Nevertheless, Marvel Team-Up was the second full-Spider-Man title (abortive companion title Spectacular Spider-Man was created for the magazine market in 1968 but had died after two issues), launching in March 1972, and becoming a resounding hit.

This second sturdy compilation (in hardback or digital formats) gathers material from MTU #12-22 plus a crossover with Daredevil (and the Black Widow) #103 spanning August 1973 to June 1974 and opens with a fond, if self-proclaimed foggy, recollection from then Editor-in-Chief Roy Thomas in his cheery Introduction before we plunge into the many-starred dramas…

Len Wein scripted a Gerry Conway plot for ‘Wolf at Bay!’ from MTU #12 as the Wall-Crawler meets the Werewolf By Night Jack Russell and malevolent mage Moondark in foggy San Francisco, as deftly delineated by Ross Andru & Don Perlin, after which we divert to the Man without Fear and the Black Widow’s own title. Here they share the left coast limelight as Daredevil #103 sees them joining with the still California-bound wallcrawler. A merciless cyborg attacks the odd couple while they pose for roving photojournalist Peter Parker in ‘…Then Came Ramrod!’ – by Steve Gerber, Don Heck & Sal Trapani – and the only response can be battle…

Gil Kane & Frank Giacoia illustrated ‘The Granite Sky!’ wherein Wein pits Spider-Man and Captain America against Hydra and the Grey Gargoyle in a simple clash of ideologies after which ‘Mayhem is… the Men-Fish!’ (inked by Wayne Howard – and, yes bad grammar, but great action-art!) matches the webslinger with the savage Sub-Mariner against vile villains Tiger Shark and Doctor Dorcas as well as an army (navy?) of mutant sea-beasts.

Wein, Andru & Perlin created The Orb to bedevil Spidey and the Ghost Rider in ‘If an Eye Offend Thee!’ in #15 after which Kane & Jim Mooney illustrated ‘Beware the Basilisk my Son!’: a gripping romp featuring (the original Kree) Captain Marvel, which concludes in ‘Chaos at the Earth’s Core!’ (inked by “everybody”!), as Mister Fantastic joins the fracas to stop the Mole Man from inadvertently blowing up the world.

Human Torch Johnny Storm teams with the Hulk in MTU #18 to stop antimatter malcontent Blastaar in ‘Where Bursts the Bomb!’ (inked by Giacoia & Esposito), but Spidey blazes back a month later with Ka-Zar in situ to witness ‘The Coming of… Stegron, the Dinosaur Man!’ (Wein, Kane & Giacoia) whose plans to flatten New York by releasing ‘Dinosaurs on Broadway!’ is foiled with the Black Panther’s help – as well as the artistic skills of Sal Buscema, Giacoia & Esposito.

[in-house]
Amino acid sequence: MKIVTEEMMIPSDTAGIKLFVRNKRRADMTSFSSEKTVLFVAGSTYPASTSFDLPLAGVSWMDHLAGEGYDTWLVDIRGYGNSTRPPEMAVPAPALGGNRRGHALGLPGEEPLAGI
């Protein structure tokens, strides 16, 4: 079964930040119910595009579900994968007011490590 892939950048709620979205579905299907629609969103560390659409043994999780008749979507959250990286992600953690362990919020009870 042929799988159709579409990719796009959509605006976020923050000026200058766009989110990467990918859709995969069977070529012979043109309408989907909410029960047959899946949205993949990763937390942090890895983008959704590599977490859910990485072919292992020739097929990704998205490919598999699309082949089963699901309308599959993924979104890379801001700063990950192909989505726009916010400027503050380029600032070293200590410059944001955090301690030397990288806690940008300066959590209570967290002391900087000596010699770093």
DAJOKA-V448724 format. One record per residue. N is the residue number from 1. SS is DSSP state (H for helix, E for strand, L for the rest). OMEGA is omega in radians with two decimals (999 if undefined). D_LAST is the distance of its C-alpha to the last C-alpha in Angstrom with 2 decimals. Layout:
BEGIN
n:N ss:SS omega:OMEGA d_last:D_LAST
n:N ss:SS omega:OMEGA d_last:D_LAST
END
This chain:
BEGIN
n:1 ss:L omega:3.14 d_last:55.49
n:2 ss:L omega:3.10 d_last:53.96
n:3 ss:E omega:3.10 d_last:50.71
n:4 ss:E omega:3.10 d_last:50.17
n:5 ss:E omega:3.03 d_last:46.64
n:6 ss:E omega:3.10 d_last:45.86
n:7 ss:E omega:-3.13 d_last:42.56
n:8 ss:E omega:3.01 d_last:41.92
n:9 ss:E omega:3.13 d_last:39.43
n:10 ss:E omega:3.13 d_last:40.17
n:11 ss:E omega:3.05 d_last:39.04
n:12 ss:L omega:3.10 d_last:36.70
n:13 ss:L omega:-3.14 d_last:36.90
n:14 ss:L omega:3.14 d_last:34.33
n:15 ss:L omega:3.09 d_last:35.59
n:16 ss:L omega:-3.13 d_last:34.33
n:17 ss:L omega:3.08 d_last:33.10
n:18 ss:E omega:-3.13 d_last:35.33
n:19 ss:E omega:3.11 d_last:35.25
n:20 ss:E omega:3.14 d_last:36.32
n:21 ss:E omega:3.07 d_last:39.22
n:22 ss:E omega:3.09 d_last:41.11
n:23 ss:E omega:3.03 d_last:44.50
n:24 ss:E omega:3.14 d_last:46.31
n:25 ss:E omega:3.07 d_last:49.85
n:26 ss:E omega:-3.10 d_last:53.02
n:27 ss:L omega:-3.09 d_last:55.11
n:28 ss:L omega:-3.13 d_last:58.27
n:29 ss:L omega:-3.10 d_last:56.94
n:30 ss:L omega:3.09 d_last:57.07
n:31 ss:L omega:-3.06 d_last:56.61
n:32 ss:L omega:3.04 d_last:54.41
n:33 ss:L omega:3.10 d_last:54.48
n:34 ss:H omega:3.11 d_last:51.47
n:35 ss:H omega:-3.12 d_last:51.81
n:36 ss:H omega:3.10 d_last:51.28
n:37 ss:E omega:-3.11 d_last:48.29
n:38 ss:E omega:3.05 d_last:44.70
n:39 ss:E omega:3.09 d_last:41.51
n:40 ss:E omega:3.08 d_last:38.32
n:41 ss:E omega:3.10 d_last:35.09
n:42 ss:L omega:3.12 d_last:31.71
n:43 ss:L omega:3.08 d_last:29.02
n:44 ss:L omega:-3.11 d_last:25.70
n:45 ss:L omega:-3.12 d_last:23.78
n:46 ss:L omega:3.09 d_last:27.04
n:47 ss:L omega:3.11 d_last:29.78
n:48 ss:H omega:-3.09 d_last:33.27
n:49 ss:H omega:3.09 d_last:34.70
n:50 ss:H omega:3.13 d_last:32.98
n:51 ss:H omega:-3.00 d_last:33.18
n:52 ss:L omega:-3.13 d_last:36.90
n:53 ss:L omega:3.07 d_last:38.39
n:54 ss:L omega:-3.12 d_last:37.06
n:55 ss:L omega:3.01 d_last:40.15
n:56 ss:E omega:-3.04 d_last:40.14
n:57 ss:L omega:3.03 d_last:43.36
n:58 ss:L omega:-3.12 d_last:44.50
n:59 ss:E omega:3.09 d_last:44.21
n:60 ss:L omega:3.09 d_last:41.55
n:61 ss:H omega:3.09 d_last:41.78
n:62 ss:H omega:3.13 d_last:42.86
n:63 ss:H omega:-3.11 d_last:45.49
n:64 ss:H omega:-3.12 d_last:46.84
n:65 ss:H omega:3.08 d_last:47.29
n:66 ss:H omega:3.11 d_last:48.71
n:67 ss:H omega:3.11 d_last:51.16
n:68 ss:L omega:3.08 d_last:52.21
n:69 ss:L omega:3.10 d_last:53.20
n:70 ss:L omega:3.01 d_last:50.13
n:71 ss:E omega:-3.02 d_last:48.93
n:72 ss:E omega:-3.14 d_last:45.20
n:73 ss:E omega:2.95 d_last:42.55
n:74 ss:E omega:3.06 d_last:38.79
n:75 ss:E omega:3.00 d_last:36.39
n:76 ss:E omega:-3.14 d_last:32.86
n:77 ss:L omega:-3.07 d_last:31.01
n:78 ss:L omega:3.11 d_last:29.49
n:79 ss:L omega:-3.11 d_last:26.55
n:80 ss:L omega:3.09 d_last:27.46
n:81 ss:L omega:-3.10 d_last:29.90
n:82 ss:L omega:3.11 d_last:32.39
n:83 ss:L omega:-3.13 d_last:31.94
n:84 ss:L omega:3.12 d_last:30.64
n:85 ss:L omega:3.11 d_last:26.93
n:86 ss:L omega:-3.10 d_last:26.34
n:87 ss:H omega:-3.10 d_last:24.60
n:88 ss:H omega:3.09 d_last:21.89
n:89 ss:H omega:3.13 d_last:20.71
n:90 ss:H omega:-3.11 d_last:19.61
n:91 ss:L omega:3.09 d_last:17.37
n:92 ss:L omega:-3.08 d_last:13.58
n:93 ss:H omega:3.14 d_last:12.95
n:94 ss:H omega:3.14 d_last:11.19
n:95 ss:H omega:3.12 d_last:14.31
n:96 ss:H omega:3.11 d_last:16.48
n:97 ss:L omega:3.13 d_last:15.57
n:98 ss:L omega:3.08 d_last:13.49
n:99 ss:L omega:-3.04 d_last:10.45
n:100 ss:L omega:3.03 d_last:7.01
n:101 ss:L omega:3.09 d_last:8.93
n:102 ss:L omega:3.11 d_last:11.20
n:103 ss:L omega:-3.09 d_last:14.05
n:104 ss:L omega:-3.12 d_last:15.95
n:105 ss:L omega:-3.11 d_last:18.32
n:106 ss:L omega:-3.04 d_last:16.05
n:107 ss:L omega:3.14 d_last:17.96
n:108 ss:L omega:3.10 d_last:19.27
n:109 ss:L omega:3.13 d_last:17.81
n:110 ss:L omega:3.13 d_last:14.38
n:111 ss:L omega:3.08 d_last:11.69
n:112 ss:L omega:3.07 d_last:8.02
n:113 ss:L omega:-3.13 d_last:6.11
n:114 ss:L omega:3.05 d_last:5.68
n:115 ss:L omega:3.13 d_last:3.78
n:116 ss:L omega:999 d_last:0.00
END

Dave Hunt replaced Esposito and aide Giacoia inking ‘The Spider and the Sorcerer!’ in #21 as Spidey and Doctor Strange once more battle Xandu, a wily wizard first seen in Spider-Man Annual #2, before ‘The Messiah Machine!’ brings the story glories to a conclusion by depicting Hawkeye and the Amazing Arachnid frustrating deranged computer Quasimodo’s ambitious if absurd mechanoid invasion.

Adding extra lustre before we close, there’s a brace of original art pages from Andru & Perlin and Kane and Mooney to drool over, too…

These stories are of variable quality but nonetheless all have an honest drive to entertain and please, whilst artistically the work – particularly action-man-on-fire Gil Kane – is superb, and most fans of the genre would find little to complain about. Although not really a book for casual or more maturely-oriented readers there’s lots of fun on hand and young readers will have a blast, so there’s no real reason not to add this tome to your library…
© 1973, 1974, 2018 Marvel Characters, Inc. All rights reserved.

Ant-Man: Scott Lang


By David Michelinie, Bob Layton, Tom DeFalco, John Byrne, Jerry Bingham, George Pérez, Luke McDonnell, Ron Wilson, Greg LaRocque & various (Marvel)
No ISBN

With another Marvel filmic franchise follow-up hitting screens around the world, here’s a timely tie-in trade paperback (or eBook) collection designed to perfectly augment the cinematic exposure and cater to movie fans wanting to follow up with a comics experience.

This treasury of tales reprints all the early adventures of legacy hero Scott Lang, taken from Marvel Premiere #47-48, Iron Man #133-135 and 151, Avengers #195-196 & 223, Marvel Team-Up #103 and Marvel Two-in-One #87, convolutedly spanning April 1979 to March 1983.

The unlikeliest of valiant titans originally appeared in Tales to Astonish #27, released at the end of 1961, one month after Fantastic Four #1 hit the newsstands: a 7-page short which introduced maverick scientist Dr Henry Pym, who discovered a shrinking potion and became ‘The Man in the Anthill!’

Overwhelmed and imperilled by his startling discovering, the lonely researcher found wonder and even a kind of companionship amongst the lowliest creatures on Earth… and under it…

It was intended as nothing more than another here-today, gone-tomorrow filler in one of the company’s madly engaging pre-superhero “monster-mags”. However, the character struck a chord with someone since, as the DC Comics-inspired superhero boom flourished and Lee sprung the Hulk, Thor and Spider-Man on the unsuspecting kids of America, Pym was economically retooled as a fully-fledged costumed do-gooder for TtA #35 (September 1962).

You can read about his extremely eccentric career elsewhere, but suffice it to say Pym was never settled in his persona and changed name and modus operandi many times before junking his Ant-Man identity for the reasonably more stable and far more imposing identity of Yellowjacket